Enjoy a virtual holiday meal hosted by Wieden + Kennedy
Instead of sending out a traditional Christmas card, advertising agency Wieden + Kennedy's Amsterdam office has invited its friends, family, clients, and now the public to a super weird virtual holiday meal with humanoid robot dolls.
Here's how it works: You reserve 30 minutes of table time at virtualholidaydinner.com and at the appointed time you and four friends or co-workers or family members, or strangers -- all call into the dinner via Skype where your heads will appear on flat screens that sit on top the robot doll bodies. The company, known for its work with Nike, has employed facial tracking software so that if you turn your head at home, your virtual robot doll also turns his or her head. The room that the dolls are sitting in has been elaborately decorated to add to the holiday spirit.
This is the second year that the agency's Amsterdam office has hosted the virtual holiday meal, but this year it added three scripts to the mix -- so while you are sitting at the virtual table you can figure out something to say. The lines to the script appear on participants computer screens karaoke style, so you know what to say and when.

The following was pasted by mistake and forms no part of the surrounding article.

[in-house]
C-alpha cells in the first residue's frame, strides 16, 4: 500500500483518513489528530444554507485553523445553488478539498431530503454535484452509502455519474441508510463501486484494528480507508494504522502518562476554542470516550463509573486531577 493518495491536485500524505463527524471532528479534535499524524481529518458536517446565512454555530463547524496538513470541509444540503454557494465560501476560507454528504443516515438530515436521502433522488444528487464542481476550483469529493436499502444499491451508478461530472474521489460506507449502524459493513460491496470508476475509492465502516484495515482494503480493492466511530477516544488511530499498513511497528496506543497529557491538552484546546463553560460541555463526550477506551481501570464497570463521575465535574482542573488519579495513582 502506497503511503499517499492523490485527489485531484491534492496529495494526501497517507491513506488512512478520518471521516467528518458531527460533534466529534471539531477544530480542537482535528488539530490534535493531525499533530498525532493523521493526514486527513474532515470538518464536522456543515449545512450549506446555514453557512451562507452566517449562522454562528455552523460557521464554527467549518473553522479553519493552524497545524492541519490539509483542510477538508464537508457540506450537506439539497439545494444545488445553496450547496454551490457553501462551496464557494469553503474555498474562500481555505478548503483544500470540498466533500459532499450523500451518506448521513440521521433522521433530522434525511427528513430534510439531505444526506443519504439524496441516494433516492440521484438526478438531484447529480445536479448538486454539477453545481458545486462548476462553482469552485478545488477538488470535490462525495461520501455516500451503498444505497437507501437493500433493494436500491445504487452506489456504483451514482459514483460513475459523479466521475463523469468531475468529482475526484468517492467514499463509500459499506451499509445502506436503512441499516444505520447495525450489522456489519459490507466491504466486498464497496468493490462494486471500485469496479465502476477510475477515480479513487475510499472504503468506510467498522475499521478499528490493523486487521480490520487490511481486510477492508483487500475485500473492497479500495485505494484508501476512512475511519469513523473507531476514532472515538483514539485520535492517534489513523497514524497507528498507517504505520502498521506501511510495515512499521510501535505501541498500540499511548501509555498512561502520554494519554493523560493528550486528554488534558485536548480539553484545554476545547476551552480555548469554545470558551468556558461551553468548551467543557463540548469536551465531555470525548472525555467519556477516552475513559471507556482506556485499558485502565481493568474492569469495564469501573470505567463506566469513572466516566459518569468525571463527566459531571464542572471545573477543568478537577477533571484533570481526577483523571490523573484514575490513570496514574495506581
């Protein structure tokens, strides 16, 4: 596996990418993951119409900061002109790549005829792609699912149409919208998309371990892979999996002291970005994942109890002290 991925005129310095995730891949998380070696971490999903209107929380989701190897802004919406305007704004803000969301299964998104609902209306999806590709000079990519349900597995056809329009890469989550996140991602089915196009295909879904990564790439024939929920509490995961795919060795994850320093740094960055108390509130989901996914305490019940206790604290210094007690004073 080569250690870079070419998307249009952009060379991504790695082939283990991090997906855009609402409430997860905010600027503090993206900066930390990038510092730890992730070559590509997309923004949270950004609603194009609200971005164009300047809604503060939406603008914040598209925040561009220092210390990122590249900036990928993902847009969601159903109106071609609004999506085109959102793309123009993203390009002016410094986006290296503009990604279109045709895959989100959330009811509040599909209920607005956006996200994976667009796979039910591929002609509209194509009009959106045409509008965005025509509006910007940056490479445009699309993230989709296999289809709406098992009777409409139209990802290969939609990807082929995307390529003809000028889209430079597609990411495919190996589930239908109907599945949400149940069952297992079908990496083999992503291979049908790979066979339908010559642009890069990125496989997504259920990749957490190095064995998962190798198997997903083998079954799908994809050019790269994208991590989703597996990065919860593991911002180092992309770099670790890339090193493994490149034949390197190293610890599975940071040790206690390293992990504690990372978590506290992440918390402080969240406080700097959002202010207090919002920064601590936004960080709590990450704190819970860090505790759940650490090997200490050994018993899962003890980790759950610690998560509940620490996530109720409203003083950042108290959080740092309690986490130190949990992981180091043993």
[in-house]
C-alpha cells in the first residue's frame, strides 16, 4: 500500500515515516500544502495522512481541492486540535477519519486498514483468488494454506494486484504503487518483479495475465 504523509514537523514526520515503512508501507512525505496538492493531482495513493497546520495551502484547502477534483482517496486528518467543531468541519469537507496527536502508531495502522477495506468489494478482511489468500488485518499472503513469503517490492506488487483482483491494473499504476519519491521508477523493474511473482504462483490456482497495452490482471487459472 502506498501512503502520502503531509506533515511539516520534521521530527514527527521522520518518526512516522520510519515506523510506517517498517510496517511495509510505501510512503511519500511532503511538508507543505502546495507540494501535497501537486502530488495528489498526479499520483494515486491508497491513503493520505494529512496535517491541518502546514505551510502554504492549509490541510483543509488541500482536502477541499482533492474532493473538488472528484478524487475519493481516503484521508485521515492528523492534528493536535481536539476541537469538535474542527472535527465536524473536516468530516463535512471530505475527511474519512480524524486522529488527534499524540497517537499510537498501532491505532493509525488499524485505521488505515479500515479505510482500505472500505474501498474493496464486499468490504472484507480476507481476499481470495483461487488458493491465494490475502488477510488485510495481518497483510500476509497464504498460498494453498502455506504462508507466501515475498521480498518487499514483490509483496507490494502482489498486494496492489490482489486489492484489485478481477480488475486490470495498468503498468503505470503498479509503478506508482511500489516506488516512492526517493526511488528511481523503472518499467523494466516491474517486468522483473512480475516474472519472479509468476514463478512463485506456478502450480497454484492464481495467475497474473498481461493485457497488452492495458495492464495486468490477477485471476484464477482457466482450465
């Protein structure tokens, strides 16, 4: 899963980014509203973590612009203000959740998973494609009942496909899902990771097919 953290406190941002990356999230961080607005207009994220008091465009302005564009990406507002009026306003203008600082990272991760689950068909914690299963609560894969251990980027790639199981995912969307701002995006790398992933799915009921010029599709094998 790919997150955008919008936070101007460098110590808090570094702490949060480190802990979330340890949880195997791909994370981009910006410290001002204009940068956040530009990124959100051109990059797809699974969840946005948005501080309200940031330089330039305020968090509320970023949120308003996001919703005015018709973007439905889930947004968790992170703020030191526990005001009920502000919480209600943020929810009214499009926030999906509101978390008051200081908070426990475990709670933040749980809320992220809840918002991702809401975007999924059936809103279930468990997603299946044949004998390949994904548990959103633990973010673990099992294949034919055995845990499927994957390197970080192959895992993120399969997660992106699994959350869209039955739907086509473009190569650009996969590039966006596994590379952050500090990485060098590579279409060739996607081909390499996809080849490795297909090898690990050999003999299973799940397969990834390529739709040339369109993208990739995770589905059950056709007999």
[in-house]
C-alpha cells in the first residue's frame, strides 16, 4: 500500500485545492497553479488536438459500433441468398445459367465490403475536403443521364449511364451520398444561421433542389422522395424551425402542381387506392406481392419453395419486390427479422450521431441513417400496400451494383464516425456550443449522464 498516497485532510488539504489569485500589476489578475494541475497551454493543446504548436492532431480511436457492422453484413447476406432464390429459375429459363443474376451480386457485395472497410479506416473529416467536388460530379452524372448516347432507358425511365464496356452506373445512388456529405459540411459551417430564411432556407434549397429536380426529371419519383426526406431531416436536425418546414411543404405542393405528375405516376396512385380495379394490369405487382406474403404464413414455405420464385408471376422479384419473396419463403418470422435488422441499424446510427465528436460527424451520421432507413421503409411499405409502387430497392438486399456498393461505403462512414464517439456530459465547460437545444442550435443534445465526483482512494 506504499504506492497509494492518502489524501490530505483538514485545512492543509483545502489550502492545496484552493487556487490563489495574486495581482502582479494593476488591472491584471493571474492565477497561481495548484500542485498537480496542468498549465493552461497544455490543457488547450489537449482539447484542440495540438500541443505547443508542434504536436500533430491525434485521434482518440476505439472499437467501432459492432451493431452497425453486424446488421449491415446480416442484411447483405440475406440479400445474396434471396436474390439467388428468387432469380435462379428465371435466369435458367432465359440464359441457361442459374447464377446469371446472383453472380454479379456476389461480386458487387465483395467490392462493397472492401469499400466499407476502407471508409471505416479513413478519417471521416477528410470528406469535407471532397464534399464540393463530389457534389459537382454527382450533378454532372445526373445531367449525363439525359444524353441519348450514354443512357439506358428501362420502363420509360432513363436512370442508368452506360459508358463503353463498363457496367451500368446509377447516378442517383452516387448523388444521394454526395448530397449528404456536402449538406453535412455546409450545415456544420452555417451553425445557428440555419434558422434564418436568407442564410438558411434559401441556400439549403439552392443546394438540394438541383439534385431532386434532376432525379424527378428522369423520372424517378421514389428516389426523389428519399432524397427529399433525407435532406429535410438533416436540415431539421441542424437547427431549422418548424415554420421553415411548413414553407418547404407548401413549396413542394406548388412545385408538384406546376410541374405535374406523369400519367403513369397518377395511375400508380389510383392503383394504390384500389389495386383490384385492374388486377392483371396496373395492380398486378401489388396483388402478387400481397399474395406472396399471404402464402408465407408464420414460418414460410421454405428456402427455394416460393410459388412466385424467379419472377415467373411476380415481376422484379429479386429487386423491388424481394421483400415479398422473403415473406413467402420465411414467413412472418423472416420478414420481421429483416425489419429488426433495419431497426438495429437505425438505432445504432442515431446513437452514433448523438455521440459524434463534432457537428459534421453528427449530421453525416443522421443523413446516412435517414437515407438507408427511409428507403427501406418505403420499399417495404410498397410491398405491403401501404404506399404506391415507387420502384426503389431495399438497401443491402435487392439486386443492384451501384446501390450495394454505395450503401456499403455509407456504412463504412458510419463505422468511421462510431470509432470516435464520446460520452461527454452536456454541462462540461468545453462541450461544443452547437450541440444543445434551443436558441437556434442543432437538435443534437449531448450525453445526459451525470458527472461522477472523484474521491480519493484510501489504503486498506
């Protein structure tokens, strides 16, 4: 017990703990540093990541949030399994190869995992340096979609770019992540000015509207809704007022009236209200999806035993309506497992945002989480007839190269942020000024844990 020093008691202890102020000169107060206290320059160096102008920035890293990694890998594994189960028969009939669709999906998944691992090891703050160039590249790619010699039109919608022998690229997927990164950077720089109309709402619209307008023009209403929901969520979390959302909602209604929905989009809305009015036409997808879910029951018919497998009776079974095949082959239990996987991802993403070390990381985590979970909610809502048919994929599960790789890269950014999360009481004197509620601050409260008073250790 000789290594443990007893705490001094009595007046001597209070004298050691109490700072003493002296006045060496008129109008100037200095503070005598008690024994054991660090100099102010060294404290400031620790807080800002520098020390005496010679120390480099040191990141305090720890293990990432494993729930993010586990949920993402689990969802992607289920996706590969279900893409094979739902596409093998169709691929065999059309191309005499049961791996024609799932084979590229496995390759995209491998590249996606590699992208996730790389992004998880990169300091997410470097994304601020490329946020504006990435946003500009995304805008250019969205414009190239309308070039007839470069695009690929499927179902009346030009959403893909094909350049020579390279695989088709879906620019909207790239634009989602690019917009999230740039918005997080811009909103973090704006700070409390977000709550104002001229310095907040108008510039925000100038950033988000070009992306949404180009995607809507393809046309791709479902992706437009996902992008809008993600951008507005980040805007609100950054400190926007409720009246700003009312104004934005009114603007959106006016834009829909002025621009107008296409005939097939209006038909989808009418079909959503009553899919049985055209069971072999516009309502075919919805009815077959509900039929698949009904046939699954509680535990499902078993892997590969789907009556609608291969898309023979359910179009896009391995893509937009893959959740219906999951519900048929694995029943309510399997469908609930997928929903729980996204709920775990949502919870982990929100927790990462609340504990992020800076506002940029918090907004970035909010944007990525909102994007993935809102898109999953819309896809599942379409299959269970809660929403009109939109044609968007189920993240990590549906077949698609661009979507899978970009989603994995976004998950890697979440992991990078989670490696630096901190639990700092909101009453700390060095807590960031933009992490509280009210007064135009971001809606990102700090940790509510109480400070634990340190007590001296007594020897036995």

Here's a sample from the "Business as Usual" dinner script:
CLIENT TWO: Perhaps, since we are all here, you’d like to try to sell us a digital idea that you know is not possible to make unless we quadruple the budget.
AGENCY MD: That would be incredibly irresponsible of us. Shall we begin?
CLIENT ONE: Before you start let me just say that our ambition for this project is to make a world first idea that connects all living people on the planet in a purposeful way.
AGENCY WRITER: That’s it?
We spoke with someone who had done several of these dinners already and asked if the whole experience was as awkward as it looked like it could be.
"It's totally awkward," she said. "It's funny, but it's also super awkward. First of all you are on a robot doll, so it is kind of weird, but I think once you get started with the script it's hilarious and then once it's over it's super awkward again."
That's kind of exactly how we'd imagine it would be.
-- Deborah Netburn
Image: A picture of the virtual holiday meal in action. Credit: Wieden + Kennedy